Automotive Technology Articles in Motorhead Magazine featuring New England Tech
Today’s Technology… Not like the “Good Old Days”
Written by: Derek Martel
Do any of you remember the “good old days” when a tune-up consisted of Ignition Points and Condenser, Spark Plugs, etc.? The Ignition Points air gap may have been set based on the thickness of a matchbook cover, spark plugs were gapped by eye, ignition timings set by ear, and carburetors adjusted by feel. Those were the good old days. But where has modern technology brought us today?
A tune-up on newer model vehicles is a little different. It is more about fluid maintenance and filter replacement rather than replacing spark plugs and other commonly replaced parts. On many of today’s newer vehicles just to change the oil requires resetting some computer or oil life counter. Rotating tires may now require you to re-learn the tires new position to some computer, and low pressure tires now give you a warning message while driving. Go to the gas station, fill up your gas tank, forget to tighten the fuel cap and guess what? That pesky “Check Engine Light” comes on. A simple alignment may not be so simple anymore. It may require the need to reset a steering sensor so the Vehicle Stability Assist (VSA) knows the correct steering position. On some vehicles, the check engine light may illuminate for using the wrong viscosity weight of oil. I could go on, but I think you are getting the point.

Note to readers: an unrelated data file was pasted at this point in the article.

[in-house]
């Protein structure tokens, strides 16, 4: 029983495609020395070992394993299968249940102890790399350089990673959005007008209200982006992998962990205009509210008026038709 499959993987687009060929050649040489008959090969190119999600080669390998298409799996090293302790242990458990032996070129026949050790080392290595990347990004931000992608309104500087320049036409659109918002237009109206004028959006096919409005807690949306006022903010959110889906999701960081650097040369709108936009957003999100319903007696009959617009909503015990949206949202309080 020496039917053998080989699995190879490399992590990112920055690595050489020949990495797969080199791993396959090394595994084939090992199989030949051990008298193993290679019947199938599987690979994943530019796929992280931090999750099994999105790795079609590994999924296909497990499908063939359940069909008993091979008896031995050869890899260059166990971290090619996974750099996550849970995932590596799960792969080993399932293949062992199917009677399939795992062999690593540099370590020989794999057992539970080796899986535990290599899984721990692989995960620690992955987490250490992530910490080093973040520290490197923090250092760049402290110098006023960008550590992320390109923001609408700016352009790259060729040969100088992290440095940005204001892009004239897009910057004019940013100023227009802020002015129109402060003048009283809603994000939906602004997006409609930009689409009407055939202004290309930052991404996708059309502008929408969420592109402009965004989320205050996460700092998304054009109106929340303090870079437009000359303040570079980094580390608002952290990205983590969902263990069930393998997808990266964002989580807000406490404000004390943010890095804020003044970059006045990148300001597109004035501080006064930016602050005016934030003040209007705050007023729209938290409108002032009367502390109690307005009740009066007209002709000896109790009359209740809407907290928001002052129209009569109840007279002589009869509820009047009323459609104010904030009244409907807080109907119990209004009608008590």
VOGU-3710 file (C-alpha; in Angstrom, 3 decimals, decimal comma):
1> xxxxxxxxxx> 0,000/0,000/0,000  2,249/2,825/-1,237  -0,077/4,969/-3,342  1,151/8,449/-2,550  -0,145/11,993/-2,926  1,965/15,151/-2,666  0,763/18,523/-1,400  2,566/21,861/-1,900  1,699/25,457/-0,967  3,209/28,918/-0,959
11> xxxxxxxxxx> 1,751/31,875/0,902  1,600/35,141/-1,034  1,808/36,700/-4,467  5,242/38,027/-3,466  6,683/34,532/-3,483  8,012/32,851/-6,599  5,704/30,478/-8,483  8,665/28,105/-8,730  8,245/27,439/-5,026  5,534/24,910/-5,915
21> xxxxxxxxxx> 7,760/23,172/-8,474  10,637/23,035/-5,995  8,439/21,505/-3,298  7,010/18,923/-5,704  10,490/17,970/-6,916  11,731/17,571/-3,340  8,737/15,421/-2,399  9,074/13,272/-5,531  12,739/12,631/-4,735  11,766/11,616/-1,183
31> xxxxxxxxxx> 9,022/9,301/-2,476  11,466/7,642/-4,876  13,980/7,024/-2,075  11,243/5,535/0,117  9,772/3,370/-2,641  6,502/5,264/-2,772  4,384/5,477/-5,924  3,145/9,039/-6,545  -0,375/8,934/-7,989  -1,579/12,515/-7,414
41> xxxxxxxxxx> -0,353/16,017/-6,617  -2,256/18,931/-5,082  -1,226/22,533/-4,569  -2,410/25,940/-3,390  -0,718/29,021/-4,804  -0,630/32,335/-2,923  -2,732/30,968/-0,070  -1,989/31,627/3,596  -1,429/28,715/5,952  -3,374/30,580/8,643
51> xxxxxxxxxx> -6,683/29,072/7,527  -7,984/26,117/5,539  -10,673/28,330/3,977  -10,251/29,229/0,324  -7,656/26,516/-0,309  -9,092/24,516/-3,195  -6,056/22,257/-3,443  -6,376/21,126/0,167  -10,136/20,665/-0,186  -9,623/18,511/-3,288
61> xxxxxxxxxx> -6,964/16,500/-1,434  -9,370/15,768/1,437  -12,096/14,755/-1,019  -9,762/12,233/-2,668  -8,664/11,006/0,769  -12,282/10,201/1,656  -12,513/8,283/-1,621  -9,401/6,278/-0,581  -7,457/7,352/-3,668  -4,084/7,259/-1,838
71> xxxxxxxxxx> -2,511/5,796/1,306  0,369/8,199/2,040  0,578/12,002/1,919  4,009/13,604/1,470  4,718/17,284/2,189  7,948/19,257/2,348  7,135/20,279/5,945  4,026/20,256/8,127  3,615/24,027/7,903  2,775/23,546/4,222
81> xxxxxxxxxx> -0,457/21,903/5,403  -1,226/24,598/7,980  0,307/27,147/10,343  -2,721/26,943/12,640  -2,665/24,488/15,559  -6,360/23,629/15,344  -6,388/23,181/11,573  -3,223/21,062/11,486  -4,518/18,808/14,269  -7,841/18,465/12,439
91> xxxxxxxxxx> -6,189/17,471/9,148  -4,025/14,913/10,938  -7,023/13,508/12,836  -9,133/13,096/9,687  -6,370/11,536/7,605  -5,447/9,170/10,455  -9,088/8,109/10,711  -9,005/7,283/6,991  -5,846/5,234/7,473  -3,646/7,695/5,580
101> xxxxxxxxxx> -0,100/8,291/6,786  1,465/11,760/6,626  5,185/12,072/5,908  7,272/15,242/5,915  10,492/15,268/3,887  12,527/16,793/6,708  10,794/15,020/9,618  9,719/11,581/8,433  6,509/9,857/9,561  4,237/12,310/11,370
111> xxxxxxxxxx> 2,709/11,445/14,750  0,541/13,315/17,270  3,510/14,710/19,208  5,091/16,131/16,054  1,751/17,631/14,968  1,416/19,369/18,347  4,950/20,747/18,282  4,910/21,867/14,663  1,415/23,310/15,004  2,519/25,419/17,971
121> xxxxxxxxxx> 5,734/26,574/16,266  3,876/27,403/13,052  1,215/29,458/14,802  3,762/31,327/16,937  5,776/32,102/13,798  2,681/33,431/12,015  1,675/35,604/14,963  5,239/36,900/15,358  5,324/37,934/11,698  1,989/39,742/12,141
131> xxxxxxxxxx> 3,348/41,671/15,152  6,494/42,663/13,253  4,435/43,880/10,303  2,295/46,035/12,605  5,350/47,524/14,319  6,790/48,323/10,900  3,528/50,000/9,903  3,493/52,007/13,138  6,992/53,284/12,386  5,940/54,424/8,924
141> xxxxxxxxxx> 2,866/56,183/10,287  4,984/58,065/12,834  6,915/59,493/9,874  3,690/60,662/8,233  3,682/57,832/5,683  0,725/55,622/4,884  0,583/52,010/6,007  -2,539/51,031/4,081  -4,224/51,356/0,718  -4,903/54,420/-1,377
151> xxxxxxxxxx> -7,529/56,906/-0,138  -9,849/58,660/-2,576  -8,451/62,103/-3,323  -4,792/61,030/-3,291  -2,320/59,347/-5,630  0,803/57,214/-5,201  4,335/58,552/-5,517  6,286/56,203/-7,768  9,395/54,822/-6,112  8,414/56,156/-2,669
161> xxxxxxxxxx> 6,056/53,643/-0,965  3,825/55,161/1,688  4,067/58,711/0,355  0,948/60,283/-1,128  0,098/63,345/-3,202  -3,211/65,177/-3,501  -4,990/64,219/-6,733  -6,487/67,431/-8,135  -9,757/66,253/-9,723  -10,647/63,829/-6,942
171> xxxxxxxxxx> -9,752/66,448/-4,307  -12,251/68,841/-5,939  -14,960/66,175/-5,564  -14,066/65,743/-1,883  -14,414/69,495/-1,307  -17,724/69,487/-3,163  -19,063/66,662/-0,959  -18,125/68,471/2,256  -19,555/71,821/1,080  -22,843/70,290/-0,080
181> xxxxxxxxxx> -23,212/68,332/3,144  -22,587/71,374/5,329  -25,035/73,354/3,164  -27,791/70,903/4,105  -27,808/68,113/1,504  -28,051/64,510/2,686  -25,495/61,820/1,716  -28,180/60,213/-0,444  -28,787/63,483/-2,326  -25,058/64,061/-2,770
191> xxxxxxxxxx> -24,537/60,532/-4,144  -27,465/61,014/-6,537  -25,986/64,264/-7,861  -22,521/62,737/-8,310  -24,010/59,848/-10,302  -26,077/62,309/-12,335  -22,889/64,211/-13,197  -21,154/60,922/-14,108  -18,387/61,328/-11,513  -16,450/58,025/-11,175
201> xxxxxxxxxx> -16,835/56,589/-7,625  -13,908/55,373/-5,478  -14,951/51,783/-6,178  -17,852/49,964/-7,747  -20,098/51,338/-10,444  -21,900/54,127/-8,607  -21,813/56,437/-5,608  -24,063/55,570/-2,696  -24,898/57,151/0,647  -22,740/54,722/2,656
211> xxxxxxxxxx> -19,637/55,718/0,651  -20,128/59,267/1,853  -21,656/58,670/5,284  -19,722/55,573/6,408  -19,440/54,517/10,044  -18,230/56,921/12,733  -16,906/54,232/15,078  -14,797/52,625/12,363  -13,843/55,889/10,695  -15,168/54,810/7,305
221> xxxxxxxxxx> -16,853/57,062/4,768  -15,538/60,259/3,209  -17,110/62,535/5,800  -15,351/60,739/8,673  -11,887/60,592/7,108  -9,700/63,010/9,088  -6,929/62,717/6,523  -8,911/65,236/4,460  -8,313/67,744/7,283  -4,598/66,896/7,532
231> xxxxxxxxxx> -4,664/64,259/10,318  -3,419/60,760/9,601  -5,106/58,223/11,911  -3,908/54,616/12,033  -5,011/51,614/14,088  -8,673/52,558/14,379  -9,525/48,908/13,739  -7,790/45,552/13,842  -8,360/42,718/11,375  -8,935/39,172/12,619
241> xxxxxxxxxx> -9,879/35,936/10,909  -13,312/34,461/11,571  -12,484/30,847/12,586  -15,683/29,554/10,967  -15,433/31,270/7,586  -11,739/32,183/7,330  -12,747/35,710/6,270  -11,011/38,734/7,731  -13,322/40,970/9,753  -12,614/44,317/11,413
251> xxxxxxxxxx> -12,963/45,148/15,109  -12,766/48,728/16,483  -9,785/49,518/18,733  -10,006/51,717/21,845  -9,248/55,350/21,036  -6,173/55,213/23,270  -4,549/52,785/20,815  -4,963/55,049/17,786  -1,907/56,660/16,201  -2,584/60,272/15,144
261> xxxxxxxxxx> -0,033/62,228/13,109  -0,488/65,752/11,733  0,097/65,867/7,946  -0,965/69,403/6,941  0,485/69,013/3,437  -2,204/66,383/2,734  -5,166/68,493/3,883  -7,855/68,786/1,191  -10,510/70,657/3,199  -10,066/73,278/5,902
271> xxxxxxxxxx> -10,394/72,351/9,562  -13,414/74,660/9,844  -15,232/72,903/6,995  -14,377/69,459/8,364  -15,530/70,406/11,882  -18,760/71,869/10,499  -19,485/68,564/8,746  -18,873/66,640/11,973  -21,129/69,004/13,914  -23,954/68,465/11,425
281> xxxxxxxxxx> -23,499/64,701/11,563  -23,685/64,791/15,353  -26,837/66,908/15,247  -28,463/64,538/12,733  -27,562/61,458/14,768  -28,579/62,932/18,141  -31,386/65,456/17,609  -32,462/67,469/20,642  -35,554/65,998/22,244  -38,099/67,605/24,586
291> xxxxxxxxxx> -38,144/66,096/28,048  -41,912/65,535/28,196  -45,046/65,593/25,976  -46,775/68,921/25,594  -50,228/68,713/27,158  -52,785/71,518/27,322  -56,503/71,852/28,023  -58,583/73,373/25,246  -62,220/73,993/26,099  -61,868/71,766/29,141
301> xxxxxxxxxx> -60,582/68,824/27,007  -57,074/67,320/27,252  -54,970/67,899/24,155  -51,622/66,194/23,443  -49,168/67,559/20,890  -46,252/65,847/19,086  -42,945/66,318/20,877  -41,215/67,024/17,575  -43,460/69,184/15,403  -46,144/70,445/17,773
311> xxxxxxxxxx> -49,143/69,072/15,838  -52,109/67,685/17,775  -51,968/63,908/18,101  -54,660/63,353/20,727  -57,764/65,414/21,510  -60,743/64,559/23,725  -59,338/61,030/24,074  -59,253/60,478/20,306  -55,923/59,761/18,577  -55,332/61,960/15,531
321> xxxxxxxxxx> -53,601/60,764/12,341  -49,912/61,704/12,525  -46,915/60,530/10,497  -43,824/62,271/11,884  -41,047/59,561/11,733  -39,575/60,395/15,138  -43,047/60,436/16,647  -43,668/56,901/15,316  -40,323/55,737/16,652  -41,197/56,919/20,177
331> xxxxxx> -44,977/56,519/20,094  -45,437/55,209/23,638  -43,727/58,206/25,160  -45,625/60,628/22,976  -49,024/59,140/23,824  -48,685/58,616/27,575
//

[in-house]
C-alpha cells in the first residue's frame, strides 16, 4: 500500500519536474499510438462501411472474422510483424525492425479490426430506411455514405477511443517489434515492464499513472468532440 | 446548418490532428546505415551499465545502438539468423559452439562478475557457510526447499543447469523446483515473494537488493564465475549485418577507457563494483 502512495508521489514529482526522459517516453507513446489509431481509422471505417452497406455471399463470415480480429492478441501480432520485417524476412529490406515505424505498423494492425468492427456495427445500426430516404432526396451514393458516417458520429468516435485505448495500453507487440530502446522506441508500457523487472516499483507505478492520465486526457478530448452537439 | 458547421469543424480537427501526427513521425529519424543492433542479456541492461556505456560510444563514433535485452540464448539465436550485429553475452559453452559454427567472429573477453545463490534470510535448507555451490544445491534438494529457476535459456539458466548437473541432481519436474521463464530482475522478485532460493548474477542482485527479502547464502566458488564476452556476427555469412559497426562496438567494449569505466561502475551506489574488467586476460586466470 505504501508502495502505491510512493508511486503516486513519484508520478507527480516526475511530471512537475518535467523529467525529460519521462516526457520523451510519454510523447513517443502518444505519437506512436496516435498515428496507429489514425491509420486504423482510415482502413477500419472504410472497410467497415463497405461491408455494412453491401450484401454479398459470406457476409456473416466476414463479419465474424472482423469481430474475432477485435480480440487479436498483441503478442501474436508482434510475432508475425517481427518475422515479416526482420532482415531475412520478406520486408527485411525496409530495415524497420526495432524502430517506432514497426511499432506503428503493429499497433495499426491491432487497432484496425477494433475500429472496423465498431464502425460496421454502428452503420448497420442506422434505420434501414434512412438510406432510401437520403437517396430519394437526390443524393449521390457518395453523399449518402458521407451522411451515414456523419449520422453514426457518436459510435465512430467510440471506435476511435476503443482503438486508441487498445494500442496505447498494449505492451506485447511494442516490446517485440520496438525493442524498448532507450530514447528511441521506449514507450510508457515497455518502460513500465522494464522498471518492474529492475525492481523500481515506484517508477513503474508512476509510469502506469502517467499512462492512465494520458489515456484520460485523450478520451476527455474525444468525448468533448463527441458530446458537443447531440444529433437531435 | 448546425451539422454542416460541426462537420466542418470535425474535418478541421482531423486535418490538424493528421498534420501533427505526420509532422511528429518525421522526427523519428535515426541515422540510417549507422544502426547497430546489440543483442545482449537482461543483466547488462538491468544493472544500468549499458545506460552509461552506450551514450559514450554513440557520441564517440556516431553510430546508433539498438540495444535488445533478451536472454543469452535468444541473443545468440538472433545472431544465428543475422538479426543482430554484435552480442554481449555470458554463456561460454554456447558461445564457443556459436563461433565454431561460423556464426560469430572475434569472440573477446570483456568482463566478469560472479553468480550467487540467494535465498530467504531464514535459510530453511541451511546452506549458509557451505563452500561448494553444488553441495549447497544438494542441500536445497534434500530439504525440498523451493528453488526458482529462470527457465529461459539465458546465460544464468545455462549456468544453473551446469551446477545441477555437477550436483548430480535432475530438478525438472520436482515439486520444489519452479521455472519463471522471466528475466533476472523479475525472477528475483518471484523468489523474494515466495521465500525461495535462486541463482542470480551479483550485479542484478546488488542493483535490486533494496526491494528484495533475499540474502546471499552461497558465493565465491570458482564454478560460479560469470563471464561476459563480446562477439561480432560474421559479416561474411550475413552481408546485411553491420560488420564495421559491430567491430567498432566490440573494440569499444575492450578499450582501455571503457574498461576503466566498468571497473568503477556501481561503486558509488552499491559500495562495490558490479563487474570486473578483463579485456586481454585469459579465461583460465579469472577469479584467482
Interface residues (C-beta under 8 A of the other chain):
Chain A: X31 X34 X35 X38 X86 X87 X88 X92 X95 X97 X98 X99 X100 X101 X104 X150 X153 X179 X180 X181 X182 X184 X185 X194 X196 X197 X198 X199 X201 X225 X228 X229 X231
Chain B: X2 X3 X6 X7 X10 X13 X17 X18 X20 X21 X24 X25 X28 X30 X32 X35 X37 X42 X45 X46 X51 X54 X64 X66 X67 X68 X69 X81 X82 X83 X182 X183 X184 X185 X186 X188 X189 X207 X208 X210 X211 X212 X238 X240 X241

Back in the day, if you wanted to performance tune you older muscle car it was done by jetting the carburetor, twisting the distributor to change your base ignition timing, or changing the centrifugal weights and springs to modify the ignition timing advance curve. Today, you need to purchase software to connect to your vehicle’s computer using a laptop computer, learn how to use the tuning software, modify the fuel and/or ignition charts and tables, and then upload or flash the new program to your vehicle’s computer. In these modern times, it is practically impossible to work on a newer vehicle without the use of a computerized scan tool, a valuable piece of diagnostic equipment that has the ability to communicate with onboard computers to gather data, reset memories, relearn computers and much more.
With all the advances in technologies; powertrain management, electronic accessories, navigation, Bluetooth, etc., it is important for people to be properly trained in vehicle maintenance and diagnostics. In some vehicle lines, there are over 85 onboard computers with multiple communication networks between them. Vehicles today are not like the “good old days” but they sure are fun to drive!
For more information on automotive degree programs offered by New England Institute of Technology, please call 401-467-7744 or visit their website at www.neit.edu.